Now that touchscreen word-processors are the equal of their desktop counterparts, I increasingly find myself hooking up my Apple keyboard to my iPad and Android phone. But the more that happens, the more irritating the Bluetooth pairing system becomes — and that, in essence, is the problem that OS X app 1Keyboard (£2.99/$4.99) is there to fix. But does it?
Much like its main rival, Synergy, 1Keyboard’s role is to turn your Mac into a Bluetooth agent; your keyboard is always paired with your desktop, but the characters you type are disseminated to the device of your choosing.
So, the first step with 1Keyboard is to register your phones and tablets with the app. For devices already paired with your Mac, this is simply a case of selecting New Device from 1Keyboard’s menu, and (optionally) recording a keyboard shortcut for quick typing access to the device in question. Notably, this process was as smooth with my Android-powered Nexus 4 as it was with my iOS7-powered iPad. In total, then, pretty much hassle-free.
The frictionless usability continues as you integrate 1Keyboard into your daily workflow. As the keyboard shortcuts start to imprint themselves onto your grey matter, flicking between screens becomes near-instant, and 1Keyboard does a good job of keeping up, causing very little lag.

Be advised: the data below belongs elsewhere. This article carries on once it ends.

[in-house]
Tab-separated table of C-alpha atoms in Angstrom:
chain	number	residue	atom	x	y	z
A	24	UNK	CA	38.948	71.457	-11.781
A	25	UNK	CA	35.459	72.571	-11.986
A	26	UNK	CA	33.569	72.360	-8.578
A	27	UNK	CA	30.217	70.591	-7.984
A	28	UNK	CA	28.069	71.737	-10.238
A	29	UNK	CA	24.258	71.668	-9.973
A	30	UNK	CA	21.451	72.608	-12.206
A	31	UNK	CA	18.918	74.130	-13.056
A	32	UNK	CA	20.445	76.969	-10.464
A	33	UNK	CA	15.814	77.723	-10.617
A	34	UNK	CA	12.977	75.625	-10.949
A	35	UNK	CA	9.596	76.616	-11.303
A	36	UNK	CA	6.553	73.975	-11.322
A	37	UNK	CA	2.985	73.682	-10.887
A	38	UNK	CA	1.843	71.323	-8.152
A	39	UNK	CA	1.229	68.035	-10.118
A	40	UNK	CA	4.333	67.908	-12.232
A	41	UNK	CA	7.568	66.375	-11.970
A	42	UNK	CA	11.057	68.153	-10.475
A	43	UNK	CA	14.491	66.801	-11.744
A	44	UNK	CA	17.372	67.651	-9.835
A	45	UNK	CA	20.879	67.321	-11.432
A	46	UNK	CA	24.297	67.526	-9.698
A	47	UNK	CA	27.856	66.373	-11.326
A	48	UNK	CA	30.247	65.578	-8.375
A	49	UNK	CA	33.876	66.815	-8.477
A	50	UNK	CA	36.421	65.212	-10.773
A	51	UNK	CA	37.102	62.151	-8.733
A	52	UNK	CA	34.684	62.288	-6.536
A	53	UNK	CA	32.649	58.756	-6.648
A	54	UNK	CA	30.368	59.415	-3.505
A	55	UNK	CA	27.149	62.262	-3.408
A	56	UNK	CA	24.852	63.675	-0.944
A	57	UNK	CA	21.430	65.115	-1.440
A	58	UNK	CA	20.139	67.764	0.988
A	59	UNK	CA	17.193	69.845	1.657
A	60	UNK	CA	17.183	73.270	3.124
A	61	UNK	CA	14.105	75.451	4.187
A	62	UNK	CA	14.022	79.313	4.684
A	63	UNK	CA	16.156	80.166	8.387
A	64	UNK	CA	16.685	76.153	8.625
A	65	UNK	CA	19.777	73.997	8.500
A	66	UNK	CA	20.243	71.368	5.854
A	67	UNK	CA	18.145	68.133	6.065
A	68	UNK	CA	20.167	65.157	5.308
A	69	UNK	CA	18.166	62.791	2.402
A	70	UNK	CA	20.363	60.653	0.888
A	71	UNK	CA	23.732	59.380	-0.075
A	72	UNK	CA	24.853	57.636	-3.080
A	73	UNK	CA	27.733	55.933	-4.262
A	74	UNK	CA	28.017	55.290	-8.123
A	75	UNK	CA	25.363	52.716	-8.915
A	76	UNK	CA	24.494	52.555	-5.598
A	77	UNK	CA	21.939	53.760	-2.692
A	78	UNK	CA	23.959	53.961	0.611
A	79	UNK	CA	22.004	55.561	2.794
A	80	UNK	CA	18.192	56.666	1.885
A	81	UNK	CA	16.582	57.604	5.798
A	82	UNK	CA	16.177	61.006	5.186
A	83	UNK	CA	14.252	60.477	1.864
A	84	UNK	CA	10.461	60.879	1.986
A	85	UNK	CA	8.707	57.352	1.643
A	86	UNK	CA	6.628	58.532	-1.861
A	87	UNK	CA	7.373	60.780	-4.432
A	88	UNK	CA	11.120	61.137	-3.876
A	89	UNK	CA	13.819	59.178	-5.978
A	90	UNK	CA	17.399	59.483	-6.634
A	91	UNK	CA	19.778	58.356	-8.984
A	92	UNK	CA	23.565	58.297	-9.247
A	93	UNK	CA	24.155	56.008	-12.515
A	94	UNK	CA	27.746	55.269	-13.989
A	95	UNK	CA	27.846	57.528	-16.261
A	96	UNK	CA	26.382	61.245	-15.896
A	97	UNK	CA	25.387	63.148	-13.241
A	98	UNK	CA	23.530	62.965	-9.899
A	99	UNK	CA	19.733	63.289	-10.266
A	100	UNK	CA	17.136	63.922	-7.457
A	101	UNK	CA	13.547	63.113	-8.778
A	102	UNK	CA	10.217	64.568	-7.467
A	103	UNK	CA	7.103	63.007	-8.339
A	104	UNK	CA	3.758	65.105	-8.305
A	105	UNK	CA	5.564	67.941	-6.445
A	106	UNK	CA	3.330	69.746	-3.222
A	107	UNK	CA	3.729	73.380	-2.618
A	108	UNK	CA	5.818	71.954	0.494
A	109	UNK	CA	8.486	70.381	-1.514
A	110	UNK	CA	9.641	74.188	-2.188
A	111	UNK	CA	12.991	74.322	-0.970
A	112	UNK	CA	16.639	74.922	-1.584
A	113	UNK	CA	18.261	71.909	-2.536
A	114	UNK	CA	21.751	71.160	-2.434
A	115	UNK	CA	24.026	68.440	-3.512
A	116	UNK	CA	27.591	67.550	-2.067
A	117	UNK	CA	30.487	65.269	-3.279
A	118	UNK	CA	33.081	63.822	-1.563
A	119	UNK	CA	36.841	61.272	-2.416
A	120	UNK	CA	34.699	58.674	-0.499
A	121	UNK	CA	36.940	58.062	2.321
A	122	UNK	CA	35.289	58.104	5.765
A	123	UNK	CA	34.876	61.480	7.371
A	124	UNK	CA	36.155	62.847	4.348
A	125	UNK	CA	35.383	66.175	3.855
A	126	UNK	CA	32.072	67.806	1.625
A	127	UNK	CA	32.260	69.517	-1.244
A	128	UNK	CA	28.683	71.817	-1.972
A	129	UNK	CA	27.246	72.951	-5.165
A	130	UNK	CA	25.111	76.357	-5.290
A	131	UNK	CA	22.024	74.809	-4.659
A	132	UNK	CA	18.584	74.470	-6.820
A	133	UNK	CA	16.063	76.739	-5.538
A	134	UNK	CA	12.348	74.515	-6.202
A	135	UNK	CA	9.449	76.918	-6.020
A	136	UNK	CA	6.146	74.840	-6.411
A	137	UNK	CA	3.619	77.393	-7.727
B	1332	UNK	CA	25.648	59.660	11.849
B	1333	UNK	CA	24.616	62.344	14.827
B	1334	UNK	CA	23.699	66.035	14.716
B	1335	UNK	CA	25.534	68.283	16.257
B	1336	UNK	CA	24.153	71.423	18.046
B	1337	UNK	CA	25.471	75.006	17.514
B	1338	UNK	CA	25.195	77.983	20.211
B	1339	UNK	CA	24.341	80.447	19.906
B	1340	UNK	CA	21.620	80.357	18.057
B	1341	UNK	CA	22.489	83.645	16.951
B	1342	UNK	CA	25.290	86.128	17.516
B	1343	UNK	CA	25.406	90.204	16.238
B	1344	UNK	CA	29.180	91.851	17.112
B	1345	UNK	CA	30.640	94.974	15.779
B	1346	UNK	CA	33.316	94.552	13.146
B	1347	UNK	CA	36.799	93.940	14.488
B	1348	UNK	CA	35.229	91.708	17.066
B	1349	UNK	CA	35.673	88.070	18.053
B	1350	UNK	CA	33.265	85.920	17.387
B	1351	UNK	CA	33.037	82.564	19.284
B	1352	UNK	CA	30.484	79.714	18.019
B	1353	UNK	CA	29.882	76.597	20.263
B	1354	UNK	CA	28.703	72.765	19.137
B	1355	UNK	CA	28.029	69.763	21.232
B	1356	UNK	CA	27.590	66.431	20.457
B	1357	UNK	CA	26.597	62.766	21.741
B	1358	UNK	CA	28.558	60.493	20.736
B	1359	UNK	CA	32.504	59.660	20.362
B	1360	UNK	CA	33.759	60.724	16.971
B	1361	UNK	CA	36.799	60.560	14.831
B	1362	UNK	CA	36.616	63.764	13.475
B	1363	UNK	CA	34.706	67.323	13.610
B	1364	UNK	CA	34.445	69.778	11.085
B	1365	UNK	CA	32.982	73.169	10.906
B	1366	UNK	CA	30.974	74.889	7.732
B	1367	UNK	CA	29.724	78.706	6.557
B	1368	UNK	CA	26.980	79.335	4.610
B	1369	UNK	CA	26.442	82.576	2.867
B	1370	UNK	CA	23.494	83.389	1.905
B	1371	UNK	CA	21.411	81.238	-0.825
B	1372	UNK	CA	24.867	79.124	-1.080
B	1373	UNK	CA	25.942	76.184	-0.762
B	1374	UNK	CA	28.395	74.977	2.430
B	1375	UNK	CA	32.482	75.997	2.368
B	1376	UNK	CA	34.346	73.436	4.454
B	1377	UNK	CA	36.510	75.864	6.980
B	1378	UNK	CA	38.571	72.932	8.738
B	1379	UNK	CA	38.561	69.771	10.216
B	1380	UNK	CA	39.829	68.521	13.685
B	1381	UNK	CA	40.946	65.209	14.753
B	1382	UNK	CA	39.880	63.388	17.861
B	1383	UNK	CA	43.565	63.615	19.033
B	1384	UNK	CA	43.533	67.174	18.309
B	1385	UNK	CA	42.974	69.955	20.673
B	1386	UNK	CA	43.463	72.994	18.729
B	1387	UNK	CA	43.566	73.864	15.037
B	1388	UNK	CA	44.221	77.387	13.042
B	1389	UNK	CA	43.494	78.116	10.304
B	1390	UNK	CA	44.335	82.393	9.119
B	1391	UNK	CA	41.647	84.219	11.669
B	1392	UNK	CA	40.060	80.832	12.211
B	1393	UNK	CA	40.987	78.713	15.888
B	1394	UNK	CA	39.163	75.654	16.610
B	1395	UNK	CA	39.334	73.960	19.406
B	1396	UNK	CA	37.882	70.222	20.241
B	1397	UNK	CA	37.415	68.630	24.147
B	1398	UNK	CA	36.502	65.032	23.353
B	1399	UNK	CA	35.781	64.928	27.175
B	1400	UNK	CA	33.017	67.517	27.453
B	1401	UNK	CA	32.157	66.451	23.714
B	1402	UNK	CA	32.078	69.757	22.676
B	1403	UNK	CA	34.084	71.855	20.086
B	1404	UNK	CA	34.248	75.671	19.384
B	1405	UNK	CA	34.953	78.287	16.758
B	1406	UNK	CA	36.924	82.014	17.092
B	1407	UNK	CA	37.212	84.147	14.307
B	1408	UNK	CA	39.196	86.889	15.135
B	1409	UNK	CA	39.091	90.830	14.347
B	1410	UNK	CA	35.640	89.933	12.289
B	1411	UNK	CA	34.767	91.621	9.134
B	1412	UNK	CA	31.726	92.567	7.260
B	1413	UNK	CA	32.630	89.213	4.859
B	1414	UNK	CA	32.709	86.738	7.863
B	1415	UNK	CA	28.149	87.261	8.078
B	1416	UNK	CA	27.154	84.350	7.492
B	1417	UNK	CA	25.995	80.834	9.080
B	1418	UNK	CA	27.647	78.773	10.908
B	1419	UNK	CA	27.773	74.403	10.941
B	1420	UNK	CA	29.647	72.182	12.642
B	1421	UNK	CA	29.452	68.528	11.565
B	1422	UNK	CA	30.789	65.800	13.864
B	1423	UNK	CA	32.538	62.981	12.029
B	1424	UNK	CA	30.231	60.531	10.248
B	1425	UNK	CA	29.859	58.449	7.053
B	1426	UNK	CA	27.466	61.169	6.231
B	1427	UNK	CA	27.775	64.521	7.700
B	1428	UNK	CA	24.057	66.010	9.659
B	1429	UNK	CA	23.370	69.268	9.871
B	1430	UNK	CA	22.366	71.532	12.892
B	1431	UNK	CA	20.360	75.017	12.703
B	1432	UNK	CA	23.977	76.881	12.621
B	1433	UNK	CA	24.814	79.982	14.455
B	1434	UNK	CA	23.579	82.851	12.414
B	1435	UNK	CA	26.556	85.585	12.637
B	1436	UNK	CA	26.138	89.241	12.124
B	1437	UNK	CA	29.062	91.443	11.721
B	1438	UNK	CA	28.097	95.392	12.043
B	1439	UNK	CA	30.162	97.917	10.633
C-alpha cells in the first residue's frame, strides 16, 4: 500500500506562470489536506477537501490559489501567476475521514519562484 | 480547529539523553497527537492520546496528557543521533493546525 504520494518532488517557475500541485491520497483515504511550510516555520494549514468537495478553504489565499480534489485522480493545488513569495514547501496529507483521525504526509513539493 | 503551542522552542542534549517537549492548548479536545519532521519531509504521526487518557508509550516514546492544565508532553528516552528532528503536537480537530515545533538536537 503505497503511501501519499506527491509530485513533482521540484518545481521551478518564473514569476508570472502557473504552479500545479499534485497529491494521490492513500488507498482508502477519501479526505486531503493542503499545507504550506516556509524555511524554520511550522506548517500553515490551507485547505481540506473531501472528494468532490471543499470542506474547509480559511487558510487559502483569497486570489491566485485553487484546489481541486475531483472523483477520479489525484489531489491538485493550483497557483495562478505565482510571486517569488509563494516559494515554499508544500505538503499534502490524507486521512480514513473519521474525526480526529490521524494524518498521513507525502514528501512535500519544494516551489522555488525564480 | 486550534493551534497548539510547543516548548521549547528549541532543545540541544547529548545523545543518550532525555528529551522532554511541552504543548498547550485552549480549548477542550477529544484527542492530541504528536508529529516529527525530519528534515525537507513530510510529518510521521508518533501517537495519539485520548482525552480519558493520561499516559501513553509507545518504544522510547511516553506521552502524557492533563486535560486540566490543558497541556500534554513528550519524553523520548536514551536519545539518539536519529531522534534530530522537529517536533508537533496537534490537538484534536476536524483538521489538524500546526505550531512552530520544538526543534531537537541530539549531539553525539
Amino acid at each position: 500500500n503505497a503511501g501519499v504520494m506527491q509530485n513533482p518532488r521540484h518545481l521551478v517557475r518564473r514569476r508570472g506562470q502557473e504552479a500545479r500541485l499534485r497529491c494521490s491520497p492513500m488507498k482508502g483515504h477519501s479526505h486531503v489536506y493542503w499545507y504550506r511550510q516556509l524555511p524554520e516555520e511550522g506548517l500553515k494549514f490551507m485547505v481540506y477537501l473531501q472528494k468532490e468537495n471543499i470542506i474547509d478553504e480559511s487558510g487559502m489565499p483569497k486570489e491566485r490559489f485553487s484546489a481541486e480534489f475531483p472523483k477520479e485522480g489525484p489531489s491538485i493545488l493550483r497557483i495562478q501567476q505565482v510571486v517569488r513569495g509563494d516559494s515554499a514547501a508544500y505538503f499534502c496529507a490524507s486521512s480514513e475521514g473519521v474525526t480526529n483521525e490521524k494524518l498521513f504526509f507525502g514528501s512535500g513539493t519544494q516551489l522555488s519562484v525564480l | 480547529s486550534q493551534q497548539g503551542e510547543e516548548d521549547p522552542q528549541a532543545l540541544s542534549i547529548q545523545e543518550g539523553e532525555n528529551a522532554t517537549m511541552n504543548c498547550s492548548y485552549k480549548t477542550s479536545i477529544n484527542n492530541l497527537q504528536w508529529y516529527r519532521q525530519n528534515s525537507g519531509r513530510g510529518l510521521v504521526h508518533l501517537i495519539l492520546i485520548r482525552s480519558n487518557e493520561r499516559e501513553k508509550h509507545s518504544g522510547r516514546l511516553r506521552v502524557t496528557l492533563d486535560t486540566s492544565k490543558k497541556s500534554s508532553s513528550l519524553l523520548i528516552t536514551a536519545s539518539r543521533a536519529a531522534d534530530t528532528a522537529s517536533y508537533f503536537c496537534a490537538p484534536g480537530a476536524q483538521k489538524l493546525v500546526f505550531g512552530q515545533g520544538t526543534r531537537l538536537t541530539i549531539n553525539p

In fact, my only gripe is with 1Keyboard’s copy/paste facility. It, too, can be allotted a shortcut, and most of the time it works smoothly. However, at times, I found that characters were muddled in transit, making for extra editing work.
In terms of its basic function — that of typing — though, I think 1Keyboard performs perfectly well.
In a utility app such as this, visual excitement shouldn’t be the focus, but that doesn’t mean the interface shouldn’t aid the user. Eyal Wiener, the one-man development team behind 1Keyboard, clearly understands this, and he has created a product that has an elegant, understated on-screen presence. Most of the time, 1Keyboard stays out of the way, only appearing in the top menu and/or the dock, with all the clickable controls tidied away into a drop-down menu.
The best detail in this app’s design, however, is the use of prompts — these Growl-like notifications appear whenever you switch from one device to another, meaning that you should always know where your commands are headed.
Also worth noting is the modest, but pleasingly helpful array of preferences provided by 1Keyboard. Here, devices and their shortcuts can be managed, and you can even choose which icon should represent each device — a nice touch.
For those of us who regularly have to type on more than one device, 1Keyboard comes as sweet relief — and I say that in spite of the somewhat irritating copy/paste issue. Quite apart from the ease with which it can be set up, the way in which it blends into the background, almost as if Apple had included it in the OS (*nudge, wink*), makes it a great utility.